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Open Europe’s recent Brexit report, based on detailed economic modelling, found that leaving the EU could either lead to a permanent gain of 1.6% to UK GDP by 2030, in a ‘best case’ scenario, or a 2.2% loss to GDP, in a ‘worst case’ scenario. The more realistic range of outcomes is likely to be between -1% and +1%. As one of the UK’s closest trading partners the impact on Ireland could also be substantial. In a worst case scenario Ireland could see a permanent loss of 3.1% to GDP in 2030. Even in the best case scenario the loss would still total 1.1% GDP.
15 April 2015
While our recent report focused on the economic impact, as does this post, it is also important to mention the significant political change caused by Brexit. Politically, the costs of Brexit to the EU would be substantial. The loss of the UK – one of Europe’s largest economies and one of its only two military powers – would not only be a major blow to the EU’s international prestige, but losing the most prominent advocate of liberal, free-trade policies could also fundamentally alter the power dynamics within the EU.
As the graph below shows, the UK’s absence from the EU’s qualified majority voting arrangements would hand a French-led protectionist bloc large sway over future decision-making in the EU as it would be able to command a blocking minority (35% of the voting weight), while the UK’s natural allies such as Germany, the Netherlands, Sweden, Ireland and others would no longer be able to.
How this change to the balance of power would affect the future economic performance of the EU is difficult to quantify. But it is fair to assume that, without the UK, there is a high chance that the rest of the EU would become more inward-looking and less globally competitive.
Meanwhile, depending on their levels of trade with the UK, Brexit will have a larger immediate economic impact on some countries than others. Perhaps unsurprisingly, given the geographic proximity and high levels of trade, our modelling suggests that Ireland would be hit the hardest by a Brexit.
As the table below shows, in a worst case scenario, where the UK leaves the EU without a free trade agreement in place and falls back on World Trade Organisation (WTO) rules, Ireland could see a permanent loss to GDP of 3% in 2030. This means Ireland would actually be worse off than the UK in such a scenario. (NB – all the details on the modelling and scenarios can be found in the annex to our report here).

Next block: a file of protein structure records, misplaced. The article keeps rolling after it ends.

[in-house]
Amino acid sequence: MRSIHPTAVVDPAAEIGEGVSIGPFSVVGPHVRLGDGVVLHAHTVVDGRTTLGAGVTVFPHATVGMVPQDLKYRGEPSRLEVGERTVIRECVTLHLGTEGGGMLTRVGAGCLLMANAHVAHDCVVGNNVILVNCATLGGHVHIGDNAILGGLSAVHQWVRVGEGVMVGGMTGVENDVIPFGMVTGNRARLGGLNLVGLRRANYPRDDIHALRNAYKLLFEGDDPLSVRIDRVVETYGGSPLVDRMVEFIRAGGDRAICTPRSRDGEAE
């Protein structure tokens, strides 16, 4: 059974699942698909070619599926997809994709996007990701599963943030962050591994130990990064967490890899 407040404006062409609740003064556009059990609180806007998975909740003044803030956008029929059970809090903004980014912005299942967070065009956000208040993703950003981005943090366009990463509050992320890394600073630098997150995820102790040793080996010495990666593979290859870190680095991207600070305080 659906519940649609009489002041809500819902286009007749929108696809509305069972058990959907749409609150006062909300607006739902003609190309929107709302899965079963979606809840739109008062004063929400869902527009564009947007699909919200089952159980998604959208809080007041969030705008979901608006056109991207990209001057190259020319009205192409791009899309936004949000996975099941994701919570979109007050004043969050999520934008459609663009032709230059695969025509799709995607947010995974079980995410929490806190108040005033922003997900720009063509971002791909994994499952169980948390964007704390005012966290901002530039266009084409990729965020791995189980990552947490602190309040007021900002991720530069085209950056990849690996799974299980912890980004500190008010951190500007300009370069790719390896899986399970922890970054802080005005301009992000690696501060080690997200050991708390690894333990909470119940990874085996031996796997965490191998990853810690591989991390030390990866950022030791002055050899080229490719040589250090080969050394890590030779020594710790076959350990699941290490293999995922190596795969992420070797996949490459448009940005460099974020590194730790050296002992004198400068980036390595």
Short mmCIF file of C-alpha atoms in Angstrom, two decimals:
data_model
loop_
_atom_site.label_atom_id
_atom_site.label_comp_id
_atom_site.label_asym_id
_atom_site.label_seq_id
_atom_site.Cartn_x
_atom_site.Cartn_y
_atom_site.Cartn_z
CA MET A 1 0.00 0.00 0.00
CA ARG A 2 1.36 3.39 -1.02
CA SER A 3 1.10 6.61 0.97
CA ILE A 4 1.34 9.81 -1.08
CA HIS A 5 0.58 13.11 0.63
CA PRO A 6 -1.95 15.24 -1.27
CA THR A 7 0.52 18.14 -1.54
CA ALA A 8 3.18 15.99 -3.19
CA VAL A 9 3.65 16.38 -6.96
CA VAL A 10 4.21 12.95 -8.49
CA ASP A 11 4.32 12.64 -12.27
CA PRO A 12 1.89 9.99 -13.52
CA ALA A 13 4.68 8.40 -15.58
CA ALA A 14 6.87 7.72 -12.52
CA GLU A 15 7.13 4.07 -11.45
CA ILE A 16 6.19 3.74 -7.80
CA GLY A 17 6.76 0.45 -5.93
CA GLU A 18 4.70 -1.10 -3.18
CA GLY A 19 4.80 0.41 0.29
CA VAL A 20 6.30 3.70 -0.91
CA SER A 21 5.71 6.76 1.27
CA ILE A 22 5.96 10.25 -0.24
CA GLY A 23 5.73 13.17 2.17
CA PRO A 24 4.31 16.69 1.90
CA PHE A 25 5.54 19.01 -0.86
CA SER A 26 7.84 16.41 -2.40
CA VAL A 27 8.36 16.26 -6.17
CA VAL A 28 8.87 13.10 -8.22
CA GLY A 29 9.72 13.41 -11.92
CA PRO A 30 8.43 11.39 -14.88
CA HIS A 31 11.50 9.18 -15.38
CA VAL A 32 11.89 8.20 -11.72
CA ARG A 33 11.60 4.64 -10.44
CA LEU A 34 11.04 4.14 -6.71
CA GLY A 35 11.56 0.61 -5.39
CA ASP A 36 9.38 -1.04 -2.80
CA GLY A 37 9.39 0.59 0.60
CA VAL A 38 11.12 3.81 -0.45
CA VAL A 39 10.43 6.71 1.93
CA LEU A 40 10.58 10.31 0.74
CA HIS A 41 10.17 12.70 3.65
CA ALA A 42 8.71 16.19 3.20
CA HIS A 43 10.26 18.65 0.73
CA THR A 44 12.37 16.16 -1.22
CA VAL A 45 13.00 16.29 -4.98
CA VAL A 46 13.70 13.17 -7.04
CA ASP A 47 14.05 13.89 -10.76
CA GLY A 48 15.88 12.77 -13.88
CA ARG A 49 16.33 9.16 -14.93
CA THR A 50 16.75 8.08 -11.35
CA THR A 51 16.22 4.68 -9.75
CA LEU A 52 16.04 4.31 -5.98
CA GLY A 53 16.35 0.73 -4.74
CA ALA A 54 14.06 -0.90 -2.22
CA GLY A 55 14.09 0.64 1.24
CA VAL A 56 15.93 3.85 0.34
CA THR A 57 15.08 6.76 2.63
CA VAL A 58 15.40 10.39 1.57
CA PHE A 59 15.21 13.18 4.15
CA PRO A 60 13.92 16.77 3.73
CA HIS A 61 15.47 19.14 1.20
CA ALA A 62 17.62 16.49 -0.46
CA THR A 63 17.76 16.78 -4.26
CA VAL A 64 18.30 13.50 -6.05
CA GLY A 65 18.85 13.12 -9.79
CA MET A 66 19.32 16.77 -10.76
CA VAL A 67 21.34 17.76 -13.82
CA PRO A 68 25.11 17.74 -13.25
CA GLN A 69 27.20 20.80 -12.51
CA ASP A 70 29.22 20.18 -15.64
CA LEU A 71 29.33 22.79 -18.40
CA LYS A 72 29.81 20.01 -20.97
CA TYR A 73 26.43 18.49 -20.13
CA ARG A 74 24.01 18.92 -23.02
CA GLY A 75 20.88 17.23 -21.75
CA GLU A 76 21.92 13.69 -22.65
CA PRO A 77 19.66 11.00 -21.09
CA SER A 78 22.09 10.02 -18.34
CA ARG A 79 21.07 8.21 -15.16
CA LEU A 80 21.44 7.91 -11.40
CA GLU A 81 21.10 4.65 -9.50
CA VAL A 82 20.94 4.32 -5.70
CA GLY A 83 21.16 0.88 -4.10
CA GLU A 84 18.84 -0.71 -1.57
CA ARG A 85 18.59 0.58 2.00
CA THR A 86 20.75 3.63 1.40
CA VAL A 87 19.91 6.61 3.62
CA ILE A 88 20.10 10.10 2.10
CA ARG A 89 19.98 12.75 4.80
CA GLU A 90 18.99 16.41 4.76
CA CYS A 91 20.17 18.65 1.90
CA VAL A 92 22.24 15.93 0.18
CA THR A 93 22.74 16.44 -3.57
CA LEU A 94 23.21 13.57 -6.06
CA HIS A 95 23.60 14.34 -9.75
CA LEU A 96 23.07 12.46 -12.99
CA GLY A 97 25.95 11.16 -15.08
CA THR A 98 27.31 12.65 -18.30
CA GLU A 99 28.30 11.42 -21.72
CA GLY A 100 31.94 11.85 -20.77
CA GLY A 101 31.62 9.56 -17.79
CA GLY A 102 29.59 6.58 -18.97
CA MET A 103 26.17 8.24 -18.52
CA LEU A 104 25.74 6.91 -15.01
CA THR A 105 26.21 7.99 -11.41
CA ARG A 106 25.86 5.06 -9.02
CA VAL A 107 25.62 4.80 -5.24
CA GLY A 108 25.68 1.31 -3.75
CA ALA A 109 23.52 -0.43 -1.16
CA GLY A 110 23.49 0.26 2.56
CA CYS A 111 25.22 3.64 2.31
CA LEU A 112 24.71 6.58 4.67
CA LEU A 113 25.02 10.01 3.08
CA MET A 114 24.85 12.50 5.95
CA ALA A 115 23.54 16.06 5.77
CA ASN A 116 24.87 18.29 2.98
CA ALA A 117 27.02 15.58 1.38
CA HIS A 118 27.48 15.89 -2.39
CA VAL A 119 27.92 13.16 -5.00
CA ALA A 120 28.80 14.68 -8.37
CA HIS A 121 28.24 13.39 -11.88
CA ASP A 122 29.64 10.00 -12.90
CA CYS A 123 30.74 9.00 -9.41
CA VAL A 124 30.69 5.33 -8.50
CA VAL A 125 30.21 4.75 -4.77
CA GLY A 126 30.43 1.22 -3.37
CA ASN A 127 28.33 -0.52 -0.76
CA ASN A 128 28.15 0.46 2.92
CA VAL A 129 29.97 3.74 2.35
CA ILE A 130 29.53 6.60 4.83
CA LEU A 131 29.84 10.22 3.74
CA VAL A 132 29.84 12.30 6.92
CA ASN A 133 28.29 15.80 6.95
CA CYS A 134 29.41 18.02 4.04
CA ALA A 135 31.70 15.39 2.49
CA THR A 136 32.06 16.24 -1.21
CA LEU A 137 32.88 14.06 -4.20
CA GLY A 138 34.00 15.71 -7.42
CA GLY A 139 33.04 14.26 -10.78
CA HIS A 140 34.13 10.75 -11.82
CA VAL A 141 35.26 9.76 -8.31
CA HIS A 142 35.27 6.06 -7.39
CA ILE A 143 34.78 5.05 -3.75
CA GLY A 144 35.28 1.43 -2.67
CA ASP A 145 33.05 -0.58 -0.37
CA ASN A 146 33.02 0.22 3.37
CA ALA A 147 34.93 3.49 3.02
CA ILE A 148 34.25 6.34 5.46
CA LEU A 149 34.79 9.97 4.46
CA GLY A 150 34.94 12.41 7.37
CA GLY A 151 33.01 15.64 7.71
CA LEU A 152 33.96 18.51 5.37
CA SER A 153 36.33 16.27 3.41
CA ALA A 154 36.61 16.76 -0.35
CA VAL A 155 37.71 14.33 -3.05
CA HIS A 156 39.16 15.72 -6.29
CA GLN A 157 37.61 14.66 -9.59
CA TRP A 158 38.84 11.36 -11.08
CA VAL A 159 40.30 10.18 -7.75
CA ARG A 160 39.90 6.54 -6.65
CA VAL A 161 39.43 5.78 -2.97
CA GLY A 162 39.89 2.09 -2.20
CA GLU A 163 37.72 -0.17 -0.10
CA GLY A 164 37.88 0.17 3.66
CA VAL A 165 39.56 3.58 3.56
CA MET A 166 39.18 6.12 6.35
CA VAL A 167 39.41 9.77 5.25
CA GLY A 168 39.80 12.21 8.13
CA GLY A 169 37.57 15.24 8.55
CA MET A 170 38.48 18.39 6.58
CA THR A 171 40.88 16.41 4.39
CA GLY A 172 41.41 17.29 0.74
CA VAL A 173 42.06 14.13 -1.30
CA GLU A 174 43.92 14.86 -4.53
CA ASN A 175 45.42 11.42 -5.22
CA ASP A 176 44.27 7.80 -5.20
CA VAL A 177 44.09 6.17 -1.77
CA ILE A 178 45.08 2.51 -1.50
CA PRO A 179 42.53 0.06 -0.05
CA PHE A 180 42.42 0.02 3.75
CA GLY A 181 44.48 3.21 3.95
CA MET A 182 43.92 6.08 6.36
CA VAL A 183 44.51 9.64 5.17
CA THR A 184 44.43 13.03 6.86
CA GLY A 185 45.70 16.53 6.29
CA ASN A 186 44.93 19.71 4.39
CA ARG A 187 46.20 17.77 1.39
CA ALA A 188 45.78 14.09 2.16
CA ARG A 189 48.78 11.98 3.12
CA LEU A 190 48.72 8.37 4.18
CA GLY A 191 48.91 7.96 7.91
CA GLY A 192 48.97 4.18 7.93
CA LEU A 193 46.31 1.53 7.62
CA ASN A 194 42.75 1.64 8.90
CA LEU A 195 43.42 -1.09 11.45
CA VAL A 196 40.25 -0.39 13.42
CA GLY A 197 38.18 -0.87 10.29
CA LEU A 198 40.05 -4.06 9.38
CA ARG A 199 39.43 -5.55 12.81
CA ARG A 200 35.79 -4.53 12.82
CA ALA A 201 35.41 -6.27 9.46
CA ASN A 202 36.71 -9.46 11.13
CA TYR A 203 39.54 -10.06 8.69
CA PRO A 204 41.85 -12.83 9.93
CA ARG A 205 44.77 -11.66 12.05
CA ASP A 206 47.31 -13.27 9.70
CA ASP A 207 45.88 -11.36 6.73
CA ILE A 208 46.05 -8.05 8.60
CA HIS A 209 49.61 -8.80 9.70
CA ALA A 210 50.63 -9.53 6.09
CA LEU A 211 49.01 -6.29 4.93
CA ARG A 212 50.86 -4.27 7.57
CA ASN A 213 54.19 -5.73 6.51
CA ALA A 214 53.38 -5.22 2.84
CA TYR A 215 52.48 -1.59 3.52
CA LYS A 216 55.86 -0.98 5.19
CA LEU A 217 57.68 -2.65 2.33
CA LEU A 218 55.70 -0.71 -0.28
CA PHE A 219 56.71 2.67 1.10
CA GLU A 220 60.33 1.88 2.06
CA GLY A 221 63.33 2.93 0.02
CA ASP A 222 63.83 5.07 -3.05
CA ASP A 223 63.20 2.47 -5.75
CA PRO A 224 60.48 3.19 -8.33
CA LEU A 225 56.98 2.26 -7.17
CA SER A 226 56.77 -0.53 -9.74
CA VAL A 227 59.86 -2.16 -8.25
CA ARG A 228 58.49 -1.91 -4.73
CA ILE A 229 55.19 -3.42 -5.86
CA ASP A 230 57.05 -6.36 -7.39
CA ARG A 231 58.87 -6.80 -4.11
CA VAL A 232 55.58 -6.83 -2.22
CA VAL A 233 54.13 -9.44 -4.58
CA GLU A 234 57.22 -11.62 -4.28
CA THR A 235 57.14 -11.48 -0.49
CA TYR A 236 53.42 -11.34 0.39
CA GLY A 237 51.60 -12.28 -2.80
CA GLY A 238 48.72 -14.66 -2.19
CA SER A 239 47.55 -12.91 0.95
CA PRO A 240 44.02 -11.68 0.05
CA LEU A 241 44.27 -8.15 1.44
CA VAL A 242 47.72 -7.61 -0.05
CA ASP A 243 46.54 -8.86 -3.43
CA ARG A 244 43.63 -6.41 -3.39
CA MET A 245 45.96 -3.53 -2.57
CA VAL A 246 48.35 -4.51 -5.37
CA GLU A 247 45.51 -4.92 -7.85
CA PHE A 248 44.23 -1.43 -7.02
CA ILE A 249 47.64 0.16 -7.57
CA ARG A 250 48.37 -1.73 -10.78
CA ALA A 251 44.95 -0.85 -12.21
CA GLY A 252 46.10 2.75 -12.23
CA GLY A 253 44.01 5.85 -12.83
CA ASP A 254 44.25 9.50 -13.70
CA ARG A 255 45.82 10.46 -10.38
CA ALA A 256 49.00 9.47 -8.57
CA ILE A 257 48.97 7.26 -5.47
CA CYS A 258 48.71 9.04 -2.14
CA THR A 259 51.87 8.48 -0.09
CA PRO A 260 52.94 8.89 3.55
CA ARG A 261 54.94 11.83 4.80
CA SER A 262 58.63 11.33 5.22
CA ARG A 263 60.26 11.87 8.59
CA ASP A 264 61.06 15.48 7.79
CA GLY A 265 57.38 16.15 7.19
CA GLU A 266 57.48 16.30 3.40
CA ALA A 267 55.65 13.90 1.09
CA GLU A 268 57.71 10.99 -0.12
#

Even in the best case scenario for the UK outside of the EU, where the UK successfully negotiates an ambitious free trade agreement with the EU, deregulates significantly and opens up to global trade, Ireland would still be worse off to the tune of 1% of GDP in 2030. So, even in a scenario where the UK economy is better off after Brexit, Ireland could still lose out.
Significant amount of UK-Irish trade: The impact of Brexit on Ireland is so large due to the significant amount of Anglo-Irish trade. While the importance of UK trade to Ireland has fallen, Ireland still exports 16% of its manufactured goods and 19% of services to the UK. It currently imports 34% of its goods from the UK and 18% of its services. As a small, open economy, trade in goods is equivalent to almost 80% of Irish GDP. Any barriers which disrupt that trade will involve significant costs.
Tariffs: In the worst case scenario, trade in goods between the UK and Ireland would be subject to tariffs. While the EU’s tariffs are generally low, in some sectors such as cars and agriculture they remain high and the large volume of trade between the two states means the impact of even low tariffs would be sizeable.
In the best case scenario, where the UK and EU successfully negotiate a free trade agreement, there would be no tariffs on trade between the UK and Ireland. As we note in the full report, there is an incentive for both the UK and the EU to conclude a zero tariff deal for goods manufacturers, while a deal which replicated existing single market access for industries such as financial services could be harder to strike.
New border costs: According to our analysis, the majority of the costs of Brexit would stem from the imposition of a new customs border with the UK. Again, due to the significant amount of trade between the two countries, this represents a large cost to Ireland. Border costs are lasting and take the form of time lost at the border or out of pocket administrative costs of complying with customs procedures. Unlike tariffs, this is also a deadweight cost rather than a transfer.